The Dutch scheme injects capital with some sleight of hand. ING gets its €10bn of debt-like securities classified as core Tier 1 capital. ING must pay a minimum 8.5pc coupon to the authorities – but only if shareholders get a dividend. If ING doesn’t pay a dividend, it can escape the government’s stick, but only by beating its own shareholders too.

This is a light touch compared to the UK bailout, where the government is set to take big stakes that will dilute shareholders, and also may ban dividends until its preference shares are repaid.

But the Dutch do take their pound of flesh. For starters, the authorities are reining in compensation and getting two seats on ING’s board. They’re also exacting a financial price.

Any time ING opts to pay a dividend, it must pay the government its 8.5pc coupon. If the company wants to reward shareholders with a dividend of at least €0.85, the government gets more. In 2008, the authorities are entitled to 10pc more than the dividend; in future years, it’s at least 20pc extra.

What’s more, if ING wants the government off its back, it must pay €15bn for the €10bn injection. Alternatively, after 2011 ING can swap the state's stake into ordinary shares - but if the state doesn't like the deal it can get its money back in cash.

If ING’s shares recover quickly, the company will have the money and the incentive to pay back the €15bn to secure its freedom. The new core Tier 1 capital ratio of 8pc has definitely reassured investors, who pushed the shares up by 22pc on October 20. But with the shares still at €8.5, there's still some way to go.

For more agenda-setting financial insight, visit breakingviews.com
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Re: Europe - Economic Data & News

Postby kennynah » Tue Oct 21, 2008 2:30 am

hence reason 4 ing to be up 25% tonite
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Re: Europe - Economic Data & News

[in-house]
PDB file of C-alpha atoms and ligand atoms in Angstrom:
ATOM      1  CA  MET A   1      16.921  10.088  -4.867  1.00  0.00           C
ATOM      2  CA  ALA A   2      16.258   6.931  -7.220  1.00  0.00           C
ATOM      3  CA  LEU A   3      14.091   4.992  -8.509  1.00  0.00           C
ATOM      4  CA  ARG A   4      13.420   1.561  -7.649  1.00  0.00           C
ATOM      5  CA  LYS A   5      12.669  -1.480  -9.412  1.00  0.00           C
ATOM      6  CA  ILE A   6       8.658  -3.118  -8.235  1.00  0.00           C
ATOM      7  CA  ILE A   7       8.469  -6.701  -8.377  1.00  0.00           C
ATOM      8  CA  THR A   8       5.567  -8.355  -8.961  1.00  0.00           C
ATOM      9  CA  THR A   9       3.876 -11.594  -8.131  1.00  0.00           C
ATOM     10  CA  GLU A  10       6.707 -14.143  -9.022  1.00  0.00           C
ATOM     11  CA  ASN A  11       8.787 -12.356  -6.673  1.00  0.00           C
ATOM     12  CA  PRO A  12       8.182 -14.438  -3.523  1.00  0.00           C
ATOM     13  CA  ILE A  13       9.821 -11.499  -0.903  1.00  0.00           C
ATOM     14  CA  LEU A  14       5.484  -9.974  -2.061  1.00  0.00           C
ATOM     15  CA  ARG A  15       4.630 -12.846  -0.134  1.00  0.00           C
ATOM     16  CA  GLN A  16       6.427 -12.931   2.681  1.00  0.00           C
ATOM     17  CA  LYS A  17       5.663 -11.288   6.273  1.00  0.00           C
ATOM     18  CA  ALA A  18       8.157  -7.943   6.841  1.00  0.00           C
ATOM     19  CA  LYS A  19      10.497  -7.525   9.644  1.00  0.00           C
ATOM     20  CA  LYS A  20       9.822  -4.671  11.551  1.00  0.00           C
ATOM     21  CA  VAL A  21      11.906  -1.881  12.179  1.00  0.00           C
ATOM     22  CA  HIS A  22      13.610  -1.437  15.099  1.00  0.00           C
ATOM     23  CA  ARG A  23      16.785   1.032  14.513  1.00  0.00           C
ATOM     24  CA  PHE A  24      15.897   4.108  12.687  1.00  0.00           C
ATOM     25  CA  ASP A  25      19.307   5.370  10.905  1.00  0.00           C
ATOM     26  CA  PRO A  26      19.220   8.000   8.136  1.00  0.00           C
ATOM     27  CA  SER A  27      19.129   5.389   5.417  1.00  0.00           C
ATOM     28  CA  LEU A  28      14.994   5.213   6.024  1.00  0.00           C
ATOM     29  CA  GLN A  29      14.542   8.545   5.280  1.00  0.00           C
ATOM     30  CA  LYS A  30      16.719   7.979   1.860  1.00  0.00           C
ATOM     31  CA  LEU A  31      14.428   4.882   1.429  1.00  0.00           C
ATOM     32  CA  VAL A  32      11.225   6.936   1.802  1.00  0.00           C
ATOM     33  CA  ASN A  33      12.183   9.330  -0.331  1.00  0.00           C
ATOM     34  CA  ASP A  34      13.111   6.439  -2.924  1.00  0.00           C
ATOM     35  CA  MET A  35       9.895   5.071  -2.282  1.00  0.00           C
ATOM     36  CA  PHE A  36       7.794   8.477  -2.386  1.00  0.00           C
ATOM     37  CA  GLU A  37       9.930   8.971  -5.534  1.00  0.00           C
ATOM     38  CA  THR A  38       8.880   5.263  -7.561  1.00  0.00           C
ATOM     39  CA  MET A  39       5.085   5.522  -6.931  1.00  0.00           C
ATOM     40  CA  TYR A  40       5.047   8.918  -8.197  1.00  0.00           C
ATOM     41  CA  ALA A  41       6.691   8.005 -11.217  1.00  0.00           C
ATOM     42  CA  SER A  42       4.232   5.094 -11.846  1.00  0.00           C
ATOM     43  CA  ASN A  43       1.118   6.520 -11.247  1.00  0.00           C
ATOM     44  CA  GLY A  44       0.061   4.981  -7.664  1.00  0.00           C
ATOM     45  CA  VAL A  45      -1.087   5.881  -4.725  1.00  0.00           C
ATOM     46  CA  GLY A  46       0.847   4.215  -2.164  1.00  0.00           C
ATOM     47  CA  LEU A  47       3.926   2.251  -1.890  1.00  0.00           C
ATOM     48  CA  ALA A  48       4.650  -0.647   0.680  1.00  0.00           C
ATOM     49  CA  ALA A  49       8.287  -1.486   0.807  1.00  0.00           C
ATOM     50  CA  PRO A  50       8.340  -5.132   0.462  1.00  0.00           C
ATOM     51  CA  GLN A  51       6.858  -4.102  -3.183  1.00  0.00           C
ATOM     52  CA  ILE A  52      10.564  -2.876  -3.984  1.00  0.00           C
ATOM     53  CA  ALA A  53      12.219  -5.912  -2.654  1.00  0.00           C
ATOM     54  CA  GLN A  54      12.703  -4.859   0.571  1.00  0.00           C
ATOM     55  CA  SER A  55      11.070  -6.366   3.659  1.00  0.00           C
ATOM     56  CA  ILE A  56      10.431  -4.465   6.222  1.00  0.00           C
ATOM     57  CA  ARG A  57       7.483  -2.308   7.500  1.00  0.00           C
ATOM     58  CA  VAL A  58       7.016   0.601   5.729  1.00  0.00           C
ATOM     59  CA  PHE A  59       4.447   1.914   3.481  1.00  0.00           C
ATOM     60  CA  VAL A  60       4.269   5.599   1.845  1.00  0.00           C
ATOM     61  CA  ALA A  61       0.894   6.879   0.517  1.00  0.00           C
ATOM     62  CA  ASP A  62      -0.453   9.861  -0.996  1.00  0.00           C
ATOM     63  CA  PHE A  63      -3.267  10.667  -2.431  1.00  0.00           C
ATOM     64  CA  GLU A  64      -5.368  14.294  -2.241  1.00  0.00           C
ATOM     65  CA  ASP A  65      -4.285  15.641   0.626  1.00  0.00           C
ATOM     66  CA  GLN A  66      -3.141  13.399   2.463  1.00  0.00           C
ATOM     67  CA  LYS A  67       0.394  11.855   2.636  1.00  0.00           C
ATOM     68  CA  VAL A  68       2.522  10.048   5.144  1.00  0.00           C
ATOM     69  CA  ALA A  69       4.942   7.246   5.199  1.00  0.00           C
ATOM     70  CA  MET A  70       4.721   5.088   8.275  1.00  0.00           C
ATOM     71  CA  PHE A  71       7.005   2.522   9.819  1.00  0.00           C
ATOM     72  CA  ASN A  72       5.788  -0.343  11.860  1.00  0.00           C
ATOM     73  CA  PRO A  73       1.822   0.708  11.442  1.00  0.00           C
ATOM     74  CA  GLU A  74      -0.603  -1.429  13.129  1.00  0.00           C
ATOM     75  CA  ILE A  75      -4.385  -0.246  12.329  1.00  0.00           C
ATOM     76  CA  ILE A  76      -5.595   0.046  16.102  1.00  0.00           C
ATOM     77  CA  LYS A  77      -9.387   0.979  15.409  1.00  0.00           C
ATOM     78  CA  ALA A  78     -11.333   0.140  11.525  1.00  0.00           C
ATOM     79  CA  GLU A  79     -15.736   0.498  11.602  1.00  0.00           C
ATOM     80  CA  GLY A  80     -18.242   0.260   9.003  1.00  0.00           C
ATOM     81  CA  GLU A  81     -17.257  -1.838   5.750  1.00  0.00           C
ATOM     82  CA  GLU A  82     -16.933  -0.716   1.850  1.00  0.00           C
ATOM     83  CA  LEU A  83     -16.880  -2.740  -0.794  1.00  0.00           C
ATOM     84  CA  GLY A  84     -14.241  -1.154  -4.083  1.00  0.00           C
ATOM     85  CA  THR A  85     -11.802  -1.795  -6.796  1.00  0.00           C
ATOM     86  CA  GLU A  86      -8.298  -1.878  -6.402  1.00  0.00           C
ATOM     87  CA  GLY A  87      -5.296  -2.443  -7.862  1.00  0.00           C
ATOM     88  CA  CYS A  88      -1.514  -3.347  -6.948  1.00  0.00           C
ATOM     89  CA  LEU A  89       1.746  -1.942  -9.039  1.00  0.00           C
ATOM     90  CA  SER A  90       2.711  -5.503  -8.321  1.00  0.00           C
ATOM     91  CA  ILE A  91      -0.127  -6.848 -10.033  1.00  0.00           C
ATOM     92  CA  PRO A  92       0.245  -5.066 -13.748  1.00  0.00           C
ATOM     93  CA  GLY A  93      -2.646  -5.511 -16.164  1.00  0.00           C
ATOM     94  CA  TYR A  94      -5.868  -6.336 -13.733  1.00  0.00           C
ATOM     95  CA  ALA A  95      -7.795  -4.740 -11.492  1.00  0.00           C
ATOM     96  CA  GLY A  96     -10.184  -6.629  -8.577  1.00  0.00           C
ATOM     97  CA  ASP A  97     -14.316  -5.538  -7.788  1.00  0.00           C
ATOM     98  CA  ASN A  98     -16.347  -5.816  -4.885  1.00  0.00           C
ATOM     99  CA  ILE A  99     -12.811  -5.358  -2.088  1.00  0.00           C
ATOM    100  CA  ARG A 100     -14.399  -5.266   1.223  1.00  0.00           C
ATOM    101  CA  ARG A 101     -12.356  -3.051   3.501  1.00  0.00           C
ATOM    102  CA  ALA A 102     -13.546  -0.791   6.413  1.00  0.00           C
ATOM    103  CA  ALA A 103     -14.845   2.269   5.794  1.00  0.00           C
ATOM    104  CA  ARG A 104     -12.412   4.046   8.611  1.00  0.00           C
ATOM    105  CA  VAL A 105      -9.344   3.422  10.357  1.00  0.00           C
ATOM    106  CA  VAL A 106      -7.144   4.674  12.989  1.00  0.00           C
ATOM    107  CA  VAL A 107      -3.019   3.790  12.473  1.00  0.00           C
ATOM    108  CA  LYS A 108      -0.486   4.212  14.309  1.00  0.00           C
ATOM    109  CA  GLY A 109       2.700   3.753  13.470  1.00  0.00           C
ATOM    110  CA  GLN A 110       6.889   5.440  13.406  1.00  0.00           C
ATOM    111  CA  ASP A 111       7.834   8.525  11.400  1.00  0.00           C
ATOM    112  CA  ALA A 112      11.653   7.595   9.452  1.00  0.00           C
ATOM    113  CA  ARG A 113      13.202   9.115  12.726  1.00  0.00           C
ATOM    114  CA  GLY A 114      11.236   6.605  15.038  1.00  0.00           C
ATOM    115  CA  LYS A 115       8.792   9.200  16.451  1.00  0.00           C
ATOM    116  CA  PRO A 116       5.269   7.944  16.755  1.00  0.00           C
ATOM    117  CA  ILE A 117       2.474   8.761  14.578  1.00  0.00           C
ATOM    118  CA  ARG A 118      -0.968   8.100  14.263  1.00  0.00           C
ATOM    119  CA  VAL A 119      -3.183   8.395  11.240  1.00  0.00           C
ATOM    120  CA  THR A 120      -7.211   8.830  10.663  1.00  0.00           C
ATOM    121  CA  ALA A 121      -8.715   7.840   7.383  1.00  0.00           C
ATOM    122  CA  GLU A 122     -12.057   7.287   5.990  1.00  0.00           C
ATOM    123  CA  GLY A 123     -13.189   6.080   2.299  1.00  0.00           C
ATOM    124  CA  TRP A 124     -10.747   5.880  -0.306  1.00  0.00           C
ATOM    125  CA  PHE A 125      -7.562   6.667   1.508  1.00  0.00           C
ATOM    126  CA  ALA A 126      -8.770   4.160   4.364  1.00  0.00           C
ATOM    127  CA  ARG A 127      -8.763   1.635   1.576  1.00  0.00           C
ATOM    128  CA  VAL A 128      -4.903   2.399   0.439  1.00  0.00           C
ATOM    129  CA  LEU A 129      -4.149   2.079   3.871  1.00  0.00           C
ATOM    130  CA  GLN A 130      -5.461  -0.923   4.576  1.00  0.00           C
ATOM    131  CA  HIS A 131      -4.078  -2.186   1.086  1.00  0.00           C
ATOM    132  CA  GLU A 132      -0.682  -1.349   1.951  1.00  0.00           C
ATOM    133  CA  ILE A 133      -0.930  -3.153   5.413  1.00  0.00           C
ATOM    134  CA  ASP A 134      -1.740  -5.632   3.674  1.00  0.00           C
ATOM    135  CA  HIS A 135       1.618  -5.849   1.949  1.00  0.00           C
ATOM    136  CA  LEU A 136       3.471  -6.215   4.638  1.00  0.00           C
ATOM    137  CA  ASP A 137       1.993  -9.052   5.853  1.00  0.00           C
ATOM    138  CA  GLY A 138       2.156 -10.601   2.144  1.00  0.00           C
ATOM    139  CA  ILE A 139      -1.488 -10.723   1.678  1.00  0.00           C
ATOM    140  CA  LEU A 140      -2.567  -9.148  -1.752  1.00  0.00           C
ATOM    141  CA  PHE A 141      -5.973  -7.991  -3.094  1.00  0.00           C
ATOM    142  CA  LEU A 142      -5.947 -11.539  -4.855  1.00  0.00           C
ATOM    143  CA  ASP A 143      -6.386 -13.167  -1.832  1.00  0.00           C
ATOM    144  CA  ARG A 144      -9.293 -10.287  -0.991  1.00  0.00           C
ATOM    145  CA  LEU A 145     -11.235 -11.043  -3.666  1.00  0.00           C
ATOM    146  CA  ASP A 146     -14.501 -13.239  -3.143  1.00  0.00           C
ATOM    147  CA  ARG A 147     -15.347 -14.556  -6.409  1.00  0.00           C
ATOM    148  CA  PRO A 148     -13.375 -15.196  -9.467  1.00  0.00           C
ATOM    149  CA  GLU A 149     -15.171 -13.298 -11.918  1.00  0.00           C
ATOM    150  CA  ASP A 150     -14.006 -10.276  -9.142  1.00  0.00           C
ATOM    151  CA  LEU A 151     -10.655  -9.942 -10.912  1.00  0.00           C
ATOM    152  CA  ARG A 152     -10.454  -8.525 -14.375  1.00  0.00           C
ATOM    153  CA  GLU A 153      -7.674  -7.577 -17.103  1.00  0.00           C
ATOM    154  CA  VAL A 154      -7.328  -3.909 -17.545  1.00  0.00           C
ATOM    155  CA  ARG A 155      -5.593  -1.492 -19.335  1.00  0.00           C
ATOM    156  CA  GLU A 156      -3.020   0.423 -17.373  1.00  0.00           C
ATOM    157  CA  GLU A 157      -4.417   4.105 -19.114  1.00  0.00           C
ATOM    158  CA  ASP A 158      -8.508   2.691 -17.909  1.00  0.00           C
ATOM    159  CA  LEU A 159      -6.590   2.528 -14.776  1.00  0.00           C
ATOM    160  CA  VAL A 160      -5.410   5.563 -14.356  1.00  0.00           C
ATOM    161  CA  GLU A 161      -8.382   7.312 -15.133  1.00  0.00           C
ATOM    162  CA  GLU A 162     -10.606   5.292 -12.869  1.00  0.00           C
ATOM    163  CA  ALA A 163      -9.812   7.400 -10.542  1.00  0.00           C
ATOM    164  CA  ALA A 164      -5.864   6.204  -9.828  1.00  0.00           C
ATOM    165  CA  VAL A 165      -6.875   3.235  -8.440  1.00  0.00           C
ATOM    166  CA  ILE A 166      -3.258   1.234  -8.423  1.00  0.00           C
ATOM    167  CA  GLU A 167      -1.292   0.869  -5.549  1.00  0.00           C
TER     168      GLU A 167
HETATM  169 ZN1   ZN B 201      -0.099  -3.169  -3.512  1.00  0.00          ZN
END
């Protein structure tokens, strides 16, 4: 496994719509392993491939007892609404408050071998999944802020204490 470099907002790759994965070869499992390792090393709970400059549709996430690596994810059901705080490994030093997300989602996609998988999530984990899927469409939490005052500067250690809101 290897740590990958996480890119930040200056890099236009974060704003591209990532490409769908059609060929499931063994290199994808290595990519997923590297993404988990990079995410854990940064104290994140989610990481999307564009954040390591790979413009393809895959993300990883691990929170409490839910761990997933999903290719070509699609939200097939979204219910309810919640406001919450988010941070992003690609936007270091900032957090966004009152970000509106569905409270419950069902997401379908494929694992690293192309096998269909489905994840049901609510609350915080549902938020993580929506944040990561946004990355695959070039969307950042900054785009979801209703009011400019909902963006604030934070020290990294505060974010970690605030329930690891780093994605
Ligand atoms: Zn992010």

Postby blid2def » Tue Oct 21, 2008 2:36 am

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Re: Europe - Economic Data & News

Postby millionairemind » Tue Oct 21, 2008 10:28 am

French government pours 10.5b euros into six banks
Posted: 21 October 2008 0452 hrs

PARIS: The French government will inject 10.5 billion euros (14 billion dollars) into the country's six biggest banks, Finance Minister Christine Lagarde said on Monday.

Among the beneficiaries, the biggest bank Credit Agricole will get three billion euros, BNP Paribas will get 2.55 billion and Societe Generale will get 1.7 billion, in moves to support lenders hit by the financial crisis.


Credit Mutuel will receive 1.2 billion, Caisse d'Epargne 1.1 billion and Banque Populaire 950 million, to ensure banks are "able to finance the economy correctly," Lagarde told reporters after meeting with the heads of the banks.

French lawmakers last week approved a 360-billion-euro package to rescue banks. Several European countries had agreed to plough capital into the hardest-hit banks and massively underwrite loans between financial players.

Under the plan, the French state provides 40 billion euros to recapitalise fragile banks - the source of the payouts agreed on Monday night.

Last week's plan also provides for up to 320 billion euros in inter-bank loan guarantees to overcome the credit crisis.

President Nicolas Sarkozy has pledged that no French bank will be allowed to collapse and that savers will not lose "a single euro" in the global turmoil unleashed by the collapse of US investment giant Lehman Brothers last month. - AFP/de
"If a speculator is correct half of the time, he is hitting a good average. Even being right 3 or 4 times out of 10 should yield a person a fortune if he has the sense to cut his losses quickly on the ventures where he has been wrong" - Bernard Baruch